4-H Livestock Program
Many of Mississippi’s annual traditions were interrupted this year due to COVID-19, but the Mississippi State Fair Livestock Show will go on.
There’s always something new happening in the world of Extension. This time, the spotlight is on a new workshop: “From Micro to Macro: Growing Ag Literacy.”
Before we get into the specifics, you might be asking, “what is ag literacy and why is it important?” (Photo by Kevin Hudson)
The Dixie National Sale of Junior Champions began in 1969 as a conversation between two Mississippi State University livestock specialists dedicated to building better youth through livestock programs.
On a rainy day in early autumn, hundreds of people packed into the Mississippi State University Joe Bearden Dairy Center to learn where their milk, butter, yogurt, and ice cream come from. (File Photo by Kat Lawrence)
It was inevitable that Lauren Bryant would at least try 4-H.
Her father’s family has been active in the Mississippi State University Extension Service 4-H Youth Development Program for two generations. And she has attended 4-H events since she was a toddler.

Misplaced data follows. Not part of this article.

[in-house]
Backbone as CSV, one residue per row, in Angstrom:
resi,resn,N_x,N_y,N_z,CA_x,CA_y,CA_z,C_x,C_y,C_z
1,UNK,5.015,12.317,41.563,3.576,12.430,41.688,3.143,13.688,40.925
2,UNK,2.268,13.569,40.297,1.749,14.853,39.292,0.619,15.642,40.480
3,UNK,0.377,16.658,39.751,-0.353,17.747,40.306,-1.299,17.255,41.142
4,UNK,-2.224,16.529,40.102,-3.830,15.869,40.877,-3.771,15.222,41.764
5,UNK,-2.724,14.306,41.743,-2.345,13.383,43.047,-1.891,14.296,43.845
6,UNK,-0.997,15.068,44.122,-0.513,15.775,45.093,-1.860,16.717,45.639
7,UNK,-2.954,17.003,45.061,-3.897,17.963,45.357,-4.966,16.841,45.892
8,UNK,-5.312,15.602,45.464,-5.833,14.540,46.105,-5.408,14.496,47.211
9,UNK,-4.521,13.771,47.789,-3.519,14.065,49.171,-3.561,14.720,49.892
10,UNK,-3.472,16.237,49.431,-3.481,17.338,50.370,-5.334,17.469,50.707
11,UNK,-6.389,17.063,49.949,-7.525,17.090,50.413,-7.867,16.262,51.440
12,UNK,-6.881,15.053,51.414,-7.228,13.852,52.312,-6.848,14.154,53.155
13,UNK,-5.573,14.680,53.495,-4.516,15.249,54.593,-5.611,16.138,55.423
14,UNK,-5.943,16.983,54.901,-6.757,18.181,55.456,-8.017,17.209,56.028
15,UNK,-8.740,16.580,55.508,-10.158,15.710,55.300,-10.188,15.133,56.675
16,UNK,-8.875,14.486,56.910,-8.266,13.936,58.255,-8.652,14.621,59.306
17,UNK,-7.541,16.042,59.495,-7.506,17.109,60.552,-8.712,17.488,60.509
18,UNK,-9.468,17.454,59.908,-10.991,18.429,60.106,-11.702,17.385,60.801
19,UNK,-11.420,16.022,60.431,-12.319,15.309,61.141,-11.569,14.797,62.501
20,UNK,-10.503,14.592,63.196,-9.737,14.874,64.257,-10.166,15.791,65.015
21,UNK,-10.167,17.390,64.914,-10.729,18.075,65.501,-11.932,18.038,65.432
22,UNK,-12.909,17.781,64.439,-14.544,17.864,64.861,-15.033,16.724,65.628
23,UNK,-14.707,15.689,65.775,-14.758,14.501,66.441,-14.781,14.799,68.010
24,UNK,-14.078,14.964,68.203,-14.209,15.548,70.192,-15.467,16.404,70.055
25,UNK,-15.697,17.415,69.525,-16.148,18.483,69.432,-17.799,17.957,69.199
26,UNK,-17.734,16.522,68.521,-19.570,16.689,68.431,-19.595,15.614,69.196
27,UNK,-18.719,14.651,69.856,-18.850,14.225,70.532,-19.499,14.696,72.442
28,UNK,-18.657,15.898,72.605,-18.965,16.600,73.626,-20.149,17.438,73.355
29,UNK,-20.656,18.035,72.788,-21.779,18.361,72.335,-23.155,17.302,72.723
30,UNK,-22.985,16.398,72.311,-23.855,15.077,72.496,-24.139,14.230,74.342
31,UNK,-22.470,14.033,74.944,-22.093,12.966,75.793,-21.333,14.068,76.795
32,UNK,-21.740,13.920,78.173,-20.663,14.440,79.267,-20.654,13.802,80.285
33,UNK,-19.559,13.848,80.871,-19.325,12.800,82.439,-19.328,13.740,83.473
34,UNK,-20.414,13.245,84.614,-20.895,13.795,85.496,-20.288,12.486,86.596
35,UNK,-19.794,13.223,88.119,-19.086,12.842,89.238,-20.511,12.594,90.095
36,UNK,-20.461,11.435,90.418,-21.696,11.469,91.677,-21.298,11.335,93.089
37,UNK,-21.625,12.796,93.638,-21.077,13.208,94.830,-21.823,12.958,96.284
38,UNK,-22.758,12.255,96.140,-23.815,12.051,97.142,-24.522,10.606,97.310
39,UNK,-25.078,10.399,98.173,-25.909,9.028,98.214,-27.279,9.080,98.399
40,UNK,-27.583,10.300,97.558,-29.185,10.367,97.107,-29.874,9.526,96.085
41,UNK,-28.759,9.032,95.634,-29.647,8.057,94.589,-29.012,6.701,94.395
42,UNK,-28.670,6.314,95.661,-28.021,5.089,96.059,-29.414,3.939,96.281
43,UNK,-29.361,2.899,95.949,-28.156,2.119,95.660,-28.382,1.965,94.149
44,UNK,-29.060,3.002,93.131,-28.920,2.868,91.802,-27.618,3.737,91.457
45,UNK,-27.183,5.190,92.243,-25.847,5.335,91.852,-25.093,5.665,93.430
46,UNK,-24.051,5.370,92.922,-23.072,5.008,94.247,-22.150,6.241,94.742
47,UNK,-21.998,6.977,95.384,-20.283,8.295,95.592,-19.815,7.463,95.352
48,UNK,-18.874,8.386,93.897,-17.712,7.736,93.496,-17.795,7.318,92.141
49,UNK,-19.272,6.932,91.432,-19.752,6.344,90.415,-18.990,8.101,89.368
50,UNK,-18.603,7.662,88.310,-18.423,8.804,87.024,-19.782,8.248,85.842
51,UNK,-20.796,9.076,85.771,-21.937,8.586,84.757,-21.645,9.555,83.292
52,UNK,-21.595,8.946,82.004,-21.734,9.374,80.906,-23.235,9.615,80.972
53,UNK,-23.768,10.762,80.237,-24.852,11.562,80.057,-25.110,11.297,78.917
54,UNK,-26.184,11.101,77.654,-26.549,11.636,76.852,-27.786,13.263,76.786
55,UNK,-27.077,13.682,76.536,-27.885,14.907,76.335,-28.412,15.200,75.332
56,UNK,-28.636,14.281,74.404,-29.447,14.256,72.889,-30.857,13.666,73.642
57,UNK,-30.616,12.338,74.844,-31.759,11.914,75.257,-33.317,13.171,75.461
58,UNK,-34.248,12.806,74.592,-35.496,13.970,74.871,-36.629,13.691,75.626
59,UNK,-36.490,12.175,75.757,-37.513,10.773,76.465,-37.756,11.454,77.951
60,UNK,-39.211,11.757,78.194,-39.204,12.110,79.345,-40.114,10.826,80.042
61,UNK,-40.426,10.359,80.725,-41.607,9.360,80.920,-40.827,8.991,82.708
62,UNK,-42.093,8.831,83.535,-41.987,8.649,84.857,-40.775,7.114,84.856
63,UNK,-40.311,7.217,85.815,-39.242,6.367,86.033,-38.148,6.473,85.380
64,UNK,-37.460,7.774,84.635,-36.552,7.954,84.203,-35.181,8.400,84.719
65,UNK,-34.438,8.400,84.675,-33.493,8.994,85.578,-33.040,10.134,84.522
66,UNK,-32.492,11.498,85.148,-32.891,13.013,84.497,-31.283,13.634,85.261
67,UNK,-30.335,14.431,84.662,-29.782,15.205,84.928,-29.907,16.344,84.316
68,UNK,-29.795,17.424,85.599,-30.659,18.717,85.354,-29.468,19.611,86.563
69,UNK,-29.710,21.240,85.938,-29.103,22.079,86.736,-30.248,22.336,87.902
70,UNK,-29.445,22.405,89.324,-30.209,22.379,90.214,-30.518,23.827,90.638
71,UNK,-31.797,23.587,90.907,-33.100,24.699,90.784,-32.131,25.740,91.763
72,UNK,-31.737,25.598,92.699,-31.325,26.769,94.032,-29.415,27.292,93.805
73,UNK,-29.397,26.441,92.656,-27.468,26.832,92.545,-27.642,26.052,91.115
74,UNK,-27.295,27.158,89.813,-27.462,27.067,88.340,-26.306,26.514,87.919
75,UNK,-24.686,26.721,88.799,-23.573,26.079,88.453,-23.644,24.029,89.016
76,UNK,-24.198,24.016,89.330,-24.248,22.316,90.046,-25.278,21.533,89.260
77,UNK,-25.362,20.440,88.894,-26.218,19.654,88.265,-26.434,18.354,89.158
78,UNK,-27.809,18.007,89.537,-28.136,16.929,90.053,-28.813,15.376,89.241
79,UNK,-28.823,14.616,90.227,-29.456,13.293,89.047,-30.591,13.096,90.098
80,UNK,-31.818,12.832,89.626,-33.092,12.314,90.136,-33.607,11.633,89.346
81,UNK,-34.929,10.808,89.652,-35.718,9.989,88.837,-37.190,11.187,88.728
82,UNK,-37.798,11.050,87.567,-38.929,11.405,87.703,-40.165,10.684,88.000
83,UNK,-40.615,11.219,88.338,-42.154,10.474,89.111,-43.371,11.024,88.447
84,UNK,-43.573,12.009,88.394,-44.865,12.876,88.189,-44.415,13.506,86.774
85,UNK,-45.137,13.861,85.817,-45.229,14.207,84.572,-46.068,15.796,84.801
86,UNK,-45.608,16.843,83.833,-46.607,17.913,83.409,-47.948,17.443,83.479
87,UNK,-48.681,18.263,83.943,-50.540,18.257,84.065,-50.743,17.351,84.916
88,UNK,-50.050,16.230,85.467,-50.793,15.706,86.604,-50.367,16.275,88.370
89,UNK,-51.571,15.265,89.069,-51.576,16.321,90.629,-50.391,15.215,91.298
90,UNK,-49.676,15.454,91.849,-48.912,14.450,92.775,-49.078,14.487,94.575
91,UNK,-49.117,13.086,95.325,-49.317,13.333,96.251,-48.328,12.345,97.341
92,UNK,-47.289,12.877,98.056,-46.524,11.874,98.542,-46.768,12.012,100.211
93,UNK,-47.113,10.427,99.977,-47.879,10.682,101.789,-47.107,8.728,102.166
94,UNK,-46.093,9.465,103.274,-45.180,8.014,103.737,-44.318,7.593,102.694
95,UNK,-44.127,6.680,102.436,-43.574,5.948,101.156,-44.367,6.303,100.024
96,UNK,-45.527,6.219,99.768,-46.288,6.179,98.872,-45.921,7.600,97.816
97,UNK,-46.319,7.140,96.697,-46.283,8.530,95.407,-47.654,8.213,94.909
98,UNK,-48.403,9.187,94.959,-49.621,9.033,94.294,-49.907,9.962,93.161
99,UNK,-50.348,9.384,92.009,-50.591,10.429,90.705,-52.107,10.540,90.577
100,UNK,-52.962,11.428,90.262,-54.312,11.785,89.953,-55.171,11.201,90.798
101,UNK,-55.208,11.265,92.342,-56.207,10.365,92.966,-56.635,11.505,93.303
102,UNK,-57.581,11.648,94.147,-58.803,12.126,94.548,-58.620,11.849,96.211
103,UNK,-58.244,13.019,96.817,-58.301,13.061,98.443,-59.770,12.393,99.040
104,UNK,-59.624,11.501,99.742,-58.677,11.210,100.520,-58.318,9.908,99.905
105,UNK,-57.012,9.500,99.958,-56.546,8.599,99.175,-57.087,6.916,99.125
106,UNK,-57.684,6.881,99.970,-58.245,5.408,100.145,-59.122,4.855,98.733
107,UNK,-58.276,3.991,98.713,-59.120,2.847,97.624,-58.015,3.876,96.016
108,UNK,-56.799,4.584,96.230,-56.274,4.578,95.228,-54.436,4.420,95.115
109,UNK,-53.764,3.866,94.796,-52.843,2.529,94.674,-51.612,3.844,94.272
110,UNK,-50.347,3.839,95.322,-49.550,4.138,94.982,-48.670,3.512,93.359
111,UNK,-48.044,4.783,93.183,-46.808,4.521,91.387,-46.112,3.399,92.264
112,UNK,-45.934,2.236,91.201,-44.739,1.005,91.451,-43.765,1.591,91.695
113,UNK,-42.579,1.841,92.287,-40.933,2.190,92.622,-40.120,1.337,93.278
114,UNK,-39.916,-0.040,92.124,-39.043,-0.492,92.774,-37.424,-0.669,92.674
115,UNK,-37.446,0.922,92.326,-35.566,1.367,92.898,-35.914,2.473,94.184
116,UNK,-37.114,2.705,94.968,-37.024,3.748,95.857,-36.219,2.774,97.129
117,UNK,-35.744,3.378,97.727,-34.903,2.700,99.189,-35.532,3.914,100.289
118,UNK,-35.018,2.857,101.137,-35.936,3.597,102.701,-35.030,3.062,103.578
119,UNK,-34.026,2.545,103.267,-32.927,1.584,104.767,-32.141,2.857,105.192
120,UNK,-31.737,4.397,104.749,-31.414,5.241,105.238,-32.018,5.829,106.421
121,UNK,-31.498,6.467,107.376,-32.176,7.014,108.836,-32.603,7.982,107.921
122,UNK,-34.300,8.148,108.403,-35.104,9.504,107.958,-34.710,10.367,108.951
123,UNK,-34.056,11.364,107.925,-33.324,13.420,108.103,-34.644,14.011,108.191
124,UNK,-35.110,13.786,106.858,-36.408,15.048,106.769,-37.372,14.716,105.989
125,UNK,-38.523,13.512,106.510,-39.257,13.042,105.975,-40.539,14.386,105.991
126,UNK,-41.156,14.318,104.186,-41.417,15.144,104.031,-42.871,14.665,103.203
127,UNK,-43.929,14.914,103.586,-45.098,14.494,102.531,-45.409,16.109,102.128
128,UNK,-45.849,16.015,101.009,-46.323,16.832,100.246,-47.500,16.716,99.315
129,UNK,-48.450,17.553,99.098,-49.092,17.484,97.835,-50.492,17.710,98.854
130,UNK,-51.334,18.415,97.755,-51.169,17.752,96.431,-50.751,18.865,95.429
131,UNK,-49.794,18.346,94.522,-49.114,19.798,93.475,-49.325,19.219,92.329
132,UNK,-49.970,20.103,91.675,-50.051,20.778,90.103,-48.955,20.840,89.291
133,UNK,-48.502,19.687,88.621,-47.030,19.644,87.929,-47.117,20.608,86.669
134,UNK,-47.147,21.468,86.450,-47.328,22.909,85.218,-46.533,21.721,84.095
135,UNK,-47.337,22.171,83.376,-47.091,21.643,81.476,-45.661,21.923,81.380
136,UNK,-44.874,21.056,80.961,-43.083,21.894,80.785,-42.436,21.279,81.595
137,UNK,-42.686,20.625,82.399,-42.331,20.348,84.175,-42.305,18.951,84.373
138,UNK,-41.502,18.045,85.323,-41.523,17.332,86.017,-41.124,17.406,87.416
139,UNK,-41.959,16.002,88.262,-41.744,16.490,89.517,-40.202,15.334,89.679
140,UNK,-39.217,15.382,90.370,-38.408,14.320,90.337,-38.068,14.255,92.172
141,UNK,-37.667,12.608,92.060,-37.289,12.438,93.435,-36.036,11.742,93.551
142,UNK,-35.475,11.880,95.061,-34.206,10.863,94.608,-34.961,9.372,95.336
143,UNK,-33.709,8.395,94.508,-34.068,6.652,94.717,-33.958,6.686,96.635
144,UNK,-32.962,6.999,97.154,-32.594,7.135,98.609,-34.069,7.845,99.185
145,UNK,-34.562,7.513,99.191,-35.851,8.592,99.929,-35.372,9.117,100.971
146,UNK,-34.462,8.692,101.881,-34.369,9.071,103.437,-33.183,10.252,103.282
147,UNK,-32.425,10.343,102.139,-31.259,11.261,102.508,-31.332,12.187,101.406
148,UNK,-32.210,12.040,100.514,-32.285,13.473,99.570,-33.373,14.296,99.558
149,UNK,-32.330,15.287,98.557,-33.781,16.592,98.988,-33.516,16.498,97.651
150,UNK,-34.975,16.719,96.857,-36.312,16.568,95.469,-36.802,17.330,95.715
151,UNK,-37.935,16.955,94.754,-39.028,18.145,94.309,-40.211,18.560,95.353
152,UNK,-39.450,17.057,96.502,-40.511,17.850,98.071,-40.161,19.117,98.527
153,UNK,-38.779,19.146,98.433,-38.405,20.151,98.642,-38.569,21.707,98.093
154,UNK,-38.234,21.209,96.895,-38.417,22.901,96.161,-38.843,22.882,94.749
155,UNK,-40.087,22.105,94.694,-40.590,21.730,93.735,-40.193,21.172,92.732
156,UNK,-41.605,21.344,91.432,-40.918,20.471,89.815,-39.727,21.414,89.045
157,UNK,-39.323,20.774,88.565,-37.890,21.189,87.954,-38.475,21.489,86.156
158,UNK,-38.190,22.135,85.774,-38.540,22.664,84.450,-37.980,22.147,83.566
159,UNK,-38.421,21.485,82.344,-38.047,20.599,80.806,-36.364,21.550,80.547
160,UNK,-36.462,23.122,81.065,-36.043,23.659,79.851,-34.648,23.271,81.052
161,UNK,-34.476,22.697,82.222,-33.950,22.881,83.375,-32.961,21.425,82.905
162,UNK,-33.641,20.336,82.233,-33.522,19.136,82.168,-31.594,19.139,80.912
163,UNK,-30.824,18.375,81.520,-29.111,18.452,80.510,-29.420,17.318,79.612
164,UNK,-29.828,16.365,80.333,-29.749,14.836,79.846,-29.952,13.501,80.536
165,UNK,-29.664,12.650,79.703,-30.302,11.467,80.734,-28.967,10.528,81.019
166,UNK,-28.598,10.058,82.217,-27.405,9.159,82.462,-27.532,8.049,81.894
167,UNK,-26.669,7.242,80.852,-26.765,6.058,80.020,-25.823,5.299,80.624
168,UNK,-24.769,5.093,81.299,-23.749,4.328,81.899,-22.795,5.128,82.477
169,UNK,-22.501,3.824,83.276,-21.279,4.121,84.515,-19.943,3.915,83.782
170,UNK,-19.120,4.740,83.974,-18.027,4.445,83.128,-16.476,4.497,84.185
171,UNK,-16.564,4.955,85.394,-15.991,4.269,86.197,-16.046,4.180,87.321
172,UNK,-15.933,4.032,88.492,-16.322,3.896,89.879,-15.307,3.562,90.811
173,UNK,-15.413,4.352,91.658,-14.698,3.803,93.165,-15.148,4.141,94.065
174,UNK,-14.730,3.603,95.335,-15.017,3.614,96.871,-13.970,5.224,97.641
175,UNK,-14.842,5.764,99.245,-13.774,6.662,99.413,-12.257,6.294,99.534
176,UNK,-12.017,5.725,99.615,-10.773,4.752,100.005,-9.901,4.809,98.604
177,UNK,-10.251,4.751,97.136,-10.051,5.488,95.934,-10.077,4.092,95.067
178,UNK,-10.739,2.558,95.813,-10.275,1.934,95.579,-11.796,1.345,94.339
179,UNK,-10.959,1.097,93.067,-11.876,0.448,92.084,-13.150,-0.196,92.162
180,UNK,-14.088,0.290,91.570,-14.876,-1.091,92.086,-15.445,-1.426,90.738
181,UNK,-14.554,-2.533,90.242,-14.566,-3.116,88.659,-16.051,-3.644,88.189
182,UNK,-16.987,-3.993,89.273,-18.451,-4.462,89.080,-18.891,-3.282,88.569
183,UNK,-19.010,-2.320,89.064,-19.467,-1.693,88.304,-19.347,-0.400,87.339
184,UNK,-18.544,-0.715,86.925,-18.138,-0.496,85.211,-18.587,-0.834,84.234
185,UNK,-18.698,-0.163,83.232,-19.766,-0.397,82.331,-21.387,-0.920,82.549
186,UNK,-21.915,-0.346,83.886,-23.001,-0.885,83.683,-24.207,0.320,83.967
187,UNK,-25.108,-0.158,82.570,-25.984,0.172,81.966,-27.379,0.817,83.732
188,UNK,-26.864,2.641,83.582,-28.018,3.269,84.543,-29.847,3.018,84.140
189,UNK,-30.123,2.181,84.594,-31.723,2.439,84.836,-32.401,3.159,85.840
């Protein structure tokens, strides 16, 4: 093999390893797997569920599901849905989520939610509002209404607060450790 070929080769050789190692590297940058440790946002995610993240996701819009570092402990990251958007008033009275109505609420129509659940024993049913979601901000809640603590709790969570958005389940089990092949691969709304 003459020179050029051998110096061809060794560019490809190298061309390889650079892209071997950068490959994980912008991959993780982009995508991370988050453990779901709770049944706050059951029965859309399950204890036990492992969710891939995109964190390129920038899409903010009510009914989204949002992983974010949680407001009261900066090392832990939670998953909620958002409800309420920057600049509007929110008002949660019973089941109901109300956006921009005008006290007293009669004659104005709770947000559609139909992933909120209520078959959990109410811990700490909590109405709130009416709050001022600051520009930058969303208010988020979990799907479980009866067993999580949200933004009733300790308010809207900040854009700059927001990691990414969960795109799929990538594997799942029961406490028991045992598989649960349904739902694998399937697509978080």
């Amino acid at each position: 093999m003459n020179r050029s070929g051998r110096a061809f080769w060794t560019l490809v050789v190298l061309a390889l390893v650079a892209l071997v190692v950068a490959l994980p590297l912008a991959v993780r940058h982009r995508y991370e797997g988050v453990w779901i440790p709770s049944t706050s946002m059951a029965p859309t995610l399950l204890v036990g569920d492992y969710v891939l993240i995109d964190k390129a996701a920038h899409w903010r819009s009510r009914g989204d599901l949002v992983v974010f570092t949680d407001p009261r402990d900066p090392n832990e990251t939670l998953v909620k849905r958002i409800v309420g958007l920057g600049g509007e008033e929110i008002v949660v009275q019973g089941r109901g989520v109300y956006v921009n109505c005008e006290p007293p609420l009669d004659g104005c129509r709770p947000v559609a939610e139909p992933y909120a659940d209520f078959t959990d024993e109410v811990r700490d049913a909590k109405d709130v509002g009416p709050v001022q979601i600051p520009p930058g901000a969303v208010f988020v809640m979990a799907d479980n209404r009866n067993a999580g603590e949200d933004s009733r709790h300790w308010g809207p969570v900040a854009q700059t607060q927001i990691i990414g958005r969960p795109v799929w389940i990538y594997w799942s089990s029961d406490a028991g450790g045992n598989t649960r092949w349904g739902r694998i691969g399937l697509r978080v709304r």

Now, the 11-year-old is showing her own livestock and participating in various 4-H activities through the Extension Service in Tippah County.
“Lauren is a third-generation 4-H’er,” explained her mother, Leigh Bryant. “Her granddad and her daddy were both 4-H’ers.”
For the 50th anniversary of the sale, the record-breaking total amount earned was $382,775. While the animals in the sale are impressive, the 4-H’ers are even more astounding.
When FARMtastic makes its rounds over South Mississippi, residents, businesses, schools, and community organizations come together to ensure that participants have a great time.
Miss Rodeo America 2019 Taylor McNair is the official spokesperson for the sport of professional rodeo. A native of Learned, Mississippi, McNair will travel more than 100,000 miles to attend more than 100 rodeos over the course of her term. She shares how the 10 years she spent in Hinds County 4-H prepared her for her career.
“You know that saying, ‘It takes a village to raise a child’? Well, it takes a village to raise a goat, because it’s a kid!” Tyler Branch says with a smile.
A senior at the Mississippi School for Math and Science, Tyler knows this truth from experience. His 4-H career centered around showing Boer goats.
Greg Chambers is one Mississippi producer who’s focused on innovating. Whether he’s growing soybeans and wheat on his Prentiss County property or raising cattle and goats on other acres, Chambers is always looking for a better, more efficient way of doing things.